"Consumer Participation Framework"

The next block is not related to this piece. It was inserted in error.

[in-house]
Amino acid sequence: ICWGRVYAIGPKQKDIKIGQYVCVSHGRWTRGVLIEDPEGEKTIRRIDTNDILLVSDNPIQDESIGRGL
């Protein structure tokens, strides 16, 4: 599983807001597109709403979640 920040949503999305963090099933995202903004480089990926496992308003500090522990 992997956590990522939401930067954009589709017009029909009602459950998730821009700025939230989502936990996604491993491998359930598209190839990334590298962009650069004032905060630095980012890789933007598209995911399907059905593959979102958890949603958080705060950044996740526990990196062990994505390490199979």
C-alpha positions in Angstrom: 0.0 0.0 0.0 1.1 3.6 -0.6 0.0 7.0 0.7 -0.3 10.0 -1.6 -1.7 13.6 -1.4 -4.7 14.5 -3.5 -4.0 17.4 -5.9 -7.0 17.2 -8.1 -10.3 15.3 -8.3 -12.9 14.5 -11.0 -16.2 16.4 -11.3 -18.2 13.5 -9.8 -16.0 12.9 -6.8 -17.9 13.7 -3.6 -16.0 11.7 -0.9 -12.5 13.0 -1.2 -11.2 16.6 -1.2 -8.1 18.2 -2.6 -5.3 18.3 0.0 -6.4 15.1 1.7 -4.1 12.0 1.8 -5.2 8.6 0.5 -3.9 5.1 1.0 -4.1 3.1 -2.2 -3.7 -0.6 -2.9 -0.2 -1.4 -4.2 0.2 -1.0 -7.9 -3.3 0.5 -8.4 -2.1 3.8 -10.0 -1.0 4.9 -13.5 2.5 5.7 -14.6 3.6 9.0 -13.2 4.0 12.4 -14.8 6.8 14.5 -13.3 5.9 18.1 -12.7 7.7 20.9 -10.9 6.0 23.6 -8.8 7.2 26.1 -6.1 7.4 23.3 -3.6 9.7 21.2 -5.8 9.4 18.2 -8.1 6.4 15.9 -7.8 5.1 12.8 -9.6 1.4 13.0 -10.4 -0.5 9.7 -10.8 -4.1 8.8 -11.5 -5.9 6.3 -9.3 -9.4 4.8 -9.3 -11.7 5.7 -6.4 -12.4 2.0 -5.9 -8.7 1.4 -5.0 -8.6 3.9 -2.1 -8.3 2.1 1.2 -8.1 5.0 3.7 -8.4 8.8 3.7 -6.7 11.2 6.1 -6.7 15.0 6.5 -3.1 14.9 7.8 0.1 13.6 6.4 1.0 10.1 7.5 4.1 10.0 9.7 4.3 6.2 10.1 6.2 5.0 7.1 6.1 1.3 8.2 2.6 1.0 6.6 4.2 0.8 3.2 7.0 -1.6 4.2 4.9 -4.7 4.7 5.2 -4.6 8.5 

CONSUMER PARTICIPATION FRAMEWORK Consumer Participation 1. Consumer Participation: What is it? Why do it? Start here! Framework - Shared definitions/ understanding - Shared principles - The Participation Continuum - The Evidence (Refer to Module One) 2. Where are we now?: Planning for Consumer Participation Assessing present - conditions/experience - Conducting an Audit – identifying strengths & gaps (Refer to Module Two) 3. Where do we want to 5. How will we know when go?: Direction Setting we get there?: - Developing a Consumer Monitoring & Participation Policy Evaluation - Developing an - Approaches to Evaluation Action/Strategy Plan - Evaluation Checklist - Identifying Barriers and Challenges (Refer to Module Five) (Refer to Module Three) 4. How will we get there?: Strategies & Techniques - Implementing the Policy/ Vision - Selecting Strategies - Comparing Strategies & Techniques (Refer to Module Four) 1 MODULE ONE CONSUMER PARTICIPATION: WHAT IS IT? & WHY DO IT? WORKSHOP AIMS (i) To stimulate discussion and debate about what consumer participation is, and identify the benefits to consumers and service providers. (ii) To develop a shared understanding of definitions and a set of guiding principles for Consumer Participation. Module 1: # 2 WHO ARE CONSUMERS? The term ‘consumer’ denotes both the individual and the collective interest. It refers to consumers, consumer groups and community groups. It distinguishes them from professionals and others providing services. The term ‘consumer’ can also refer to those currently using services potential users of services their carers, family and support people those who need care, but who are poorly provided for by the health and community support system. Consumers vary in their backgrounds and opinions. They are not a homogeneous group. There is no single consumer view, but probably as many views as there are consumers. What they share is the direct experience of the health and community service systems. Consumer is also used to convey the broader rights of citizens in using or potentially using services Module 1: # 3 WHAT IS CONSUMER PARTICIPATION? The term ‘consumer participation’ is open to considerable interpretation. Consumer participation can be described as the process of involving consumers in decision making about their own health care, health and community services planning, policy development, setting priorities and addressing quality issues in the delivery of health and community support services. The term ‘participation’ usually implies sharing, not only of information and opinion, but also of decision making power. Real participation means joint problem solving, joint decision making, joint responsibility. Module 1: # 4 WHAT IS CONSUMER PARTICIPATION? Consumer participation can occur across many levels within organisations/services: participation in treatment and care consumers employed by services as consultants and advocates participation in service delivery and evaluation participation in policy and planning participation in education and training participation in staff recruitment Module 1: # 5 THE PARTICIPATION CONTINUUM Participation is best thought of as a continuum with various stages. At one end of the continuum, the relationship between the consumer and the service is service/organisation led and centres on the communication of information. It then progresses through the consultation stage with its joint consideration of issues, to true partnership (which includes the sharing of decision making) and ultimately to consumer/community control. Information Consultation Partnership Control Module 1: # 6 THE LADDER OF PARTICIPATION Degree Participants’ Illustrative mode action High Have control Organisation asks community to identify the problem and to make all the key decisions on goals and means. Willing to help community at each step to accomplish goals. Have delegated Organisation identifies and presents a problem to the community, defines the limits and asks community to make a series of decisions, which can be embodied in a plan it can accept. Plan jointly Organisation presents a tentative plan subject to change and open to change from those affected. Expects to change plan at least slightly and perhaps more subsequently. Advise Organisation presents a plan and invites questions. Prepared to modify plan only if absolutely necessary. Are consulted Organisation tries to promote a plan. Seeks to develop support to facilitate acceptance or give sufficient sanction to plan so administrative compliance can be expected. Low Receive Organisation makes a plan and announces it. information Community is convened for informational purposes. Compliance is expected. None Community not involved. Module 1: # 7 What is the evidence supporting consumer participation in health? Consumer Participation in Individual Care Active consumer participation in decision-making in individual care leads to improvements in health outcomes Access to quality information facilitates decision-making and supports an active role for consumers managing their own health Consumer Participation in Health Services Active consumer participation leads to more accessible and effective health services Effective consumer participation in quality improvement and service development activities in health services is achieved through the adoption of a range of methods Effective consumer participation uses methods that facilitate participation by those traditionally marginalised by mainstream health services Consumer Participation in The Health System Active involvement of consumers at all levels of the development, implementation and evaluation of health strategies and programs is integral to their success. Module 1: # 8 What are the direct benefits to consumers & service providers? Research shows that consumer involvement is strongly associated with good outcomes for primary health services It increases the level of satisfaction with services It builds an environment where individuals are more likely to take responsibility for their own health It helps make service planning decisions that reflect the needs and wishes of the community It increases the sense of ownership of services Direct participation is more efficient and effective as a means of providing understanding about local needs and issues than indirect or secondary sources Module 1: # 9 What are the direct benefits to consumers & service providers? (cont’d) Consumer Participation improves service quality, particularly in regard to access and service responsiveness It helps to market the service It helps to attract people interested in working with and supporting services It injects innovation and creativity into service planning and delivery It increases the level of social capital in the community. Module 1: # 10 WHERE TO FROM HERE? WHERE CAN WE DIRECT OUR FUTURE EFFORTS? WHAT COULD BE OUR NEXT STEP? Module 1: # 11 MODULE TWO WHERE ARE WE NOW? - PLANNING FOR CONSUMER PARTICIPATION WORKSHOP AIMS (i) To provide participants with an opportunity to discuss their agency’s present conditions/experience with Consumer Participation (ii) To undertake an Audit of strengths, gaps and limitations. Module 2: # 12 PLANNING FOR CONSUMER PARTICIPATION Planning for Consumer Participation is no different from planning for other activities. Planning is a continuous, systematic and formalised method of determining: Where we are now to Where we want to go to How we are going to get there Module 2: # 13 THE PROCESS A key part of the planning process is to assess our organisation’s capacity for change, and in particular, attitudes to consumer participation that exist within the organisation. Planning for participation can help with the implementation of appropriate strategies for our organisation’s circumstances and the consumers with whom we work. This self assessment stage sets the foundation for our consumer participation plans. Module 2: # 14 DECIDING ON AGREED PRIORITIES Where could our organisation/service direct its future efforts? What could be our next steps? Module 2: # 15 AUDIT TOOLS Five Tools are included in the Kit to choose from: 1. Organisational Capacity Assessment - This Tool enables an organisation to audit its current consumer participation focus. 2. Consumer and Carer Organisational Checklist - This Tool provides a quick overview of the current achievements of the organisation with respect to the participation of consumers and carers in service delivery, planning and management. 3. Attributes of a Consumer Focused Service Checklist – This Tool is designed as a checklist for service providers who undertake consumer assessment/care planning activities, to determine how consumer focused the service is. 4. Primary Health Care Assessment Tool - This Tool is designed to assess levels of consumer and carer participation in health services in the primary care sector. 5. Community and Consumer Participation Audit Tool for Hospitals - This Tool was designed by the National Resource Centre for Consumer Participation in Health for hospital staff to gain an indication of the level of commitment to community and consumer participation in their hospitals. Module 2: # 16 AUDIT OUTCOMES The Audit findings can be analysed to determine where we are currently positioned with regard to commitment to and activity in consumer participation. The results can be used to identify strengths gaps limitations We can then prioritise where our efforts need to be directed to review or develop a Consumer Participation Policy and our Action/Strategy Plan for consumer participation. Module 2: # 17 MODULE THREE WHERE DO WE WANT TO GO? DIRECTION SETTING WORKSHOP AIMS (i) To provide participants with an overview of why developing a Policy and Action Plan for Consumer Participation is an essential criterion for demonstrating a commitment to and having a direction for Consumer Participation. (ii) To provide a forum for participants to identify any challenges/barriers to developing a Policy and Action Plan and to jointly develop some strategies to address them. Module 3: # 18 THE BENEFITS OF A CONSUMER PARTICIPATION POLICY It ensures processes and strategies are put in place that make consumer participation happen, rather than just talked about. The process of documenting a policy is educative for Boards of Management/Councillors/Managers/Staff and Consumers It provides an easy point of reference for inquiries from community members/consumers about becoming involved with our agency/service. It provides an organisational context to support greater consumer participation and guide the development of multiple strategies across the organisation to increase the capacity as well as to foster consumer involvement. Module 3: # 19 What could a community/consumer participation policy contain? Purpose, Principles, Policy Position Implementation Review & Evaluation Purpose Who is responsible for When will it be reviewed? implementing? Principles Organisation’s position in How will it be evaluated? – relation to participation in: How will implementation be what measures & indicators? monitored? - Strategic Planning - Service planning - Service delivery - Health decision-making - Service evaluation What resources will be allocated? Module 3: # 20 Examples of principles that could be used in a policy include: All people have the right to participate in debate and decision making about decisions that affect their daily lives and about their own care Community/consumer participation processes and strategies are part of the core business of our service, not optional extras The community is diverse, so our service is committed to policies and processes that are inclusive and that recognize and value difference Our organisation seeks to know and understand our community by building and maintaining comprehensive knowledge about the local community Our service actively seeks consumer and community views to inform planning and decision making about services Information is essential to participation, so our service provides accessible information to our communities about processes and services Module 3: # 21 An Action/Strategy Plan A Consumer Participation Action/Strategy Plan should encompass: p Our goals/vision for consumer participation p Our objectives p A description of the issues/gaps we are addressing (as determined by the work we have done in assessing our present experience and conducting an Audit (Refer to Module 2) p The Actions (steps) we will be undertaking to address the issues/gaps p Strategies/Techniques we have chosen (Refer to Module 4: Selecting Appropriate Strategies) p Timelines for completion of each Action p Budget and personnel required Module 3: # 22 MODULE FOUR HOW WILL WE GET THERE? - STRATEGIES & TECHNIQUES WORKSHOP AIMS (i) To explore the different roles/responsibilities for different levels and staff within the organisation for implementing the organisation’s Consumer Participation Policy. (ii) To explore the vast array of strategies available and discuss the most appropriate methods for particular situations. Module 4: # 23 IMPLEMENTING THE POLICY/VISION - Different Roles for Different Levels/Staff - Governing Body: Provides leadership by establishing the mission, strategic objectives, goals and policy parameters Managers: Responsible for resource utilisation and staff resources to implement the policy/vision for Consumer Participation Staff: Facilitate the processes for participation Module 4: # 24 DIFFERENT APPROACHES There is a vast array of approaches/processes to consumer participation Importantly there is no ‘best way’ - only principles and practice Each organisation requires its own tailor made solutions/strategy plan The level to which we want to engage consumers (as set out in our Policy and Action Plan) will determine the methods used for participation Module 4: # 25 MODULE FIVE HOW WILL WE KNOW WHEN WE GET THERE? - MONITORING & EVALUATION WORKSHOP AIMS (i) To provide participants with an opportunity to discuss their agency’s experience with evaluation of its consumer participation activities. (ii) To explore evaluation approaches and the development of an agreed strategy for further evaluation efforts/activities Module 5: # 26 WHAT IS EVALUATION? Evaluation of consumer participation is a cyclical process. It starts at the point that we decide as an organisation to plan our involvement in supporting participation. It involves making judgments about the worth and appropriateness of our strategies for participation and reaching conclusions that will inform future practice and planning. Indicators need to be determined during the planning phase and success can be measured against these indicators in the monitoring and evaluation phase. Evaluation involves a process of reflection on what worked and what did not work and using this information in order to make improvements for the future. Evaluation also enables us to account for the resources committed to participation and establish the case for future resource allocation. Module 5: # 27 EVALUATIVE QUESTIONS Ideally, evaluative questions should be asked along the way so that we are identifying and addressing issues as we go. How can we tell if the processes used are working? If we are clear about the purpose for seeking consumer input and who we are trying to involve, then evaluation questions become much clearer. How have consumers become involved? What do consumers say about their experience of being involved? What have we learnt so far and what needs to be changed to improve our Participation processes? What changes have been implemented as a result of consumer participation and consumer-staff collaboration? Have the changes consumers would like to see been implemented? Module 5: # 28 TWO APPROACHES TO EVALUATION OPEN INQUIRY & AUDIT REVIEW These two approaches are not mutually exclusive and the limitation of each can be mediated to an extent by adopting some of the elements of the other approach. Module 5: # 29